- Media Mentions
- Press Releases
- Blog Posts
- State Lobbying & Gift Law Guide
FEC Exempts Uncompensated Internet Activity by Individuals
In a move widely praised in all quarters, the Federal Election Commission (FEC) unanimously approved a regulation to deregulate unpaid use of the Internet by individuals.
The campaign finance laws generally regulate political activity only if it constitutes a "contribution" or an "expenditure." In its new regulations, effective May 12, 2006, the FEC specifically exempted "uncompensated Internet activity by individuals" from the definitions of "contribution" and "expenditure."
The new regulatory exemption is broad in its coverage, stating:
When an individual or a group of individuals, acting independently or in coordination with any candidate, authorized committee, or political party committee, engages in Internet activities for the purpose of influencing a Federal election, neither of the following is a [contribution or expenditure] by that individual or group of individuals: (1) The individual's uncompensated personal services related to such Internet activities; (2) The individual's use of equipment or services for uncompensated Internet activities, regardless of who owns the equipment and services.
For the purposes of this section, the term "Internet activities" includes, but is not limited to: Sending or forwarding electronic messages; providing a hyperlink or other direct access to another person's Web site; blogging; creating, maintaining or hosting a Web site; paying a nominal fee for the use of another person's Web site; and any other form of communication distributed over the Internet.
For the purposes of this section, the term "equipment and services" includes, but is not limited to: Computers, software, Internet domain names, Internet Service Providers (ISP), and any other technology that is used to provide access to or use of the Internet.
Paid Internet activity will, nonetheless, be regulated by the campaign finance laws and could be subject to contribution and expenditure limits and prohibitions as well as coordination and disclaimer requirements.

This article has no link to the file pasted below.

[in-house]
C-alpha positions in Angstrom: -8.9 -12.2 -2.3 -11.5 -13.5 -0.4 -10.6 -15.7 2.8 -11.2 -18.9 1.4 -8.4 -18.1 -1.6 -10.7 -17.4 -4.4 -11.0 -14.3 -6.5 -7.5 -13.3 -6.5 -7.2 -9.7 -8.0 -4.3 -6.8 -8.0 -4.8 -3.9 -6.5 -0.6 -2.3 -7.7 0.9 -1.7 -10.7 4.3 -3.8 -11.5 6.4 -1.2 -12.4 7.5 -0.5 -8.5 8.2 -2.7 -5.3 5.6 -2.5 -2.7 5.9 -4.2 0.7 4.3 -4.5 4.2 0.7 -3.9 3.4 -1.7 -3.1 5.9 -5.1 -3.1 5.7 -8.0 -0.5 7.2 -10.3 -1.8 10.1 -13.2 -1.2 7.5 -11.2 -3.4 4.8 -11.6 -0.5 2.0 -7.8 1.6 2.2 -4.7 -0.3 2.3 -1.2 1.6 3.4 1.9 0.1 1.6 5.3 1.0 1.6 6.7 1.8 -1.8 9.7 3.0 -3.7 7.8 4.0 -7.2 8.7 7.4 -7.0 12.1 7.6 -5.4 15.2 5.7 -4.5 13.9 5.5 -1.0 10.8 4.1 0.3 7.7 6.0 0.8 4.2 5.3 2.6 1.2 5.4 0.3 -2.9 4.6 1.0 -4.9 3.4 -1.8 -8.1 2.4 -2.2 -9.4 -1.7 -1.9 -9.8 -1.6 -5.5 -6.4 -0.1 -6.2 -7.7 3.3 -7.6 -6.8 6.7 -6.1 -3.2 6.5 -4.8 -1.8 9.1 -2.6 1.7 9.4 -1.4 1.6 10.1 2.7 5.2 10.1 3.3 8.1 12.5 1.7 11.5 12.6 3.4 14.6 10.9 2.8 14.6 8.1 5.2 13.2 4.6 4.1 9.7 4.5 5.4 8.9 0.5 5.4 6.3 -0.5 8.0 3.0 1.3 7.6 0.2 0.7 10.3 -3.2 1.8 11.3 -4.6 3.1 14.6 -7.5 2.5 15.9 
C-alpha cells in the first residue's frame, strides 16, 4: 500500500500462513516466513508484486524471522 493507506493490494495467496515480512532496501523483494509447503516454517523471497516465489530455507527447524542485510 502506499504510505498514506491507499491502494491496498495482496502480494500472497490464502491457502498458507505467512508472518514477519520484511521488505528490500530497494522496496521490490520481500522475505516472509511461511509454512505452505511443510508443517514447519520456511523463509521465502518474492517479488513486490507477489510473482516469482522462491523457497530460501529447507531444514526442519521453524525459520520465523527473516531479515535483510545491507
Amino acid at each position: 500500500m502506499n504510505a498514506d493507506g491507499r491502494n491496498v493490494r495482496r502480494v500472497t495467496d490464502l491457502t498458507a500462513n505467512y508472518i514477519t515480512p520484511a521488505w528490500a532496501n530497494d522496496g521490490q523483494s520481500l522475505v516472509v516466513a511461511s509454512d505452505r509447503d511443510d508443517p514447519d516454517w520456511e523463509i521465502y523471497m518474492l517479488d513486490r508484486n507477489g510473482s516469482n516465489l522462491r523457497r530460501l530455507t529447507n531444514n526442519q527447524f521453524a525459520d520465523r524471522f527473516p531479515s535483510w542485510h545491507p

Nonetheless, the FEC further amended its regulations to specifically exempt two areas from regulation where compensation may be paid, either directly or indirectly, for Internet activity. First, the FEC amended the so-called "media exemption" so that it would apply to persons or entities that meet the preexisting conditions for the exemption, but distribute their new stories, commentaries, or editorials
over the Internet. The amended regulation states:
Any cost incurred in covering or carrying a news story, commentary, or editorial by any broadcasting station (including a cable television operator, programmer or producer), Web site, newspaper, magazine, or other periodical publication, including any Internet or electronic publication, is not a [contribution or expenditure] unless the facility is owned or controlled by any political
party, political committee, or candidate . . . .
Second, the FEC amended its regulations that permit "occasional, isolated, or incidental use" of corporate resources and time
to specifically account for Internet activity. The amended regulation states:
[T]he following shall be considered occasional, isolated, or incidental use of corporate facilities:
Any such activity that constitutes voluntary individual Internet activity (as defined above), in excess of one hour per week or four hours per month, regardless of whether the activity is undertaken during or after normal working hours, provided that:
(A) ... [T]he activity does not prevent the employee from completing the normal amount of work for which the employee is paid or is expected to perform;
(B) The activity does not increase the overhead or operating costs of the corporation; and
(C) The activity is not performed under coercion.
The FEC also exempted from the definition of "public communication" Internet communications that are not made "for a fee on another person's Web site." The term "public communication" is most notably used in the FEC's regulations to define the reach of the coordination provisions. Thus, only Internet communications that are made "for a fee on another person's Web site" may be subject to regulation as a coordinated communication.
These new regulations are a significant first step by the FEC to clearly remove from regulation uncompensated individual Internet activity. This is not likely the last word on the issue. Stay tuned for updates on Internet regulation issued by the FEC in subsequent advisory opinions or perhaps even more rulemaking proceedings.
A new FEC brochure on Internet activities can be found at www.fec.gov/pages/brochures/internetcomm.shtml.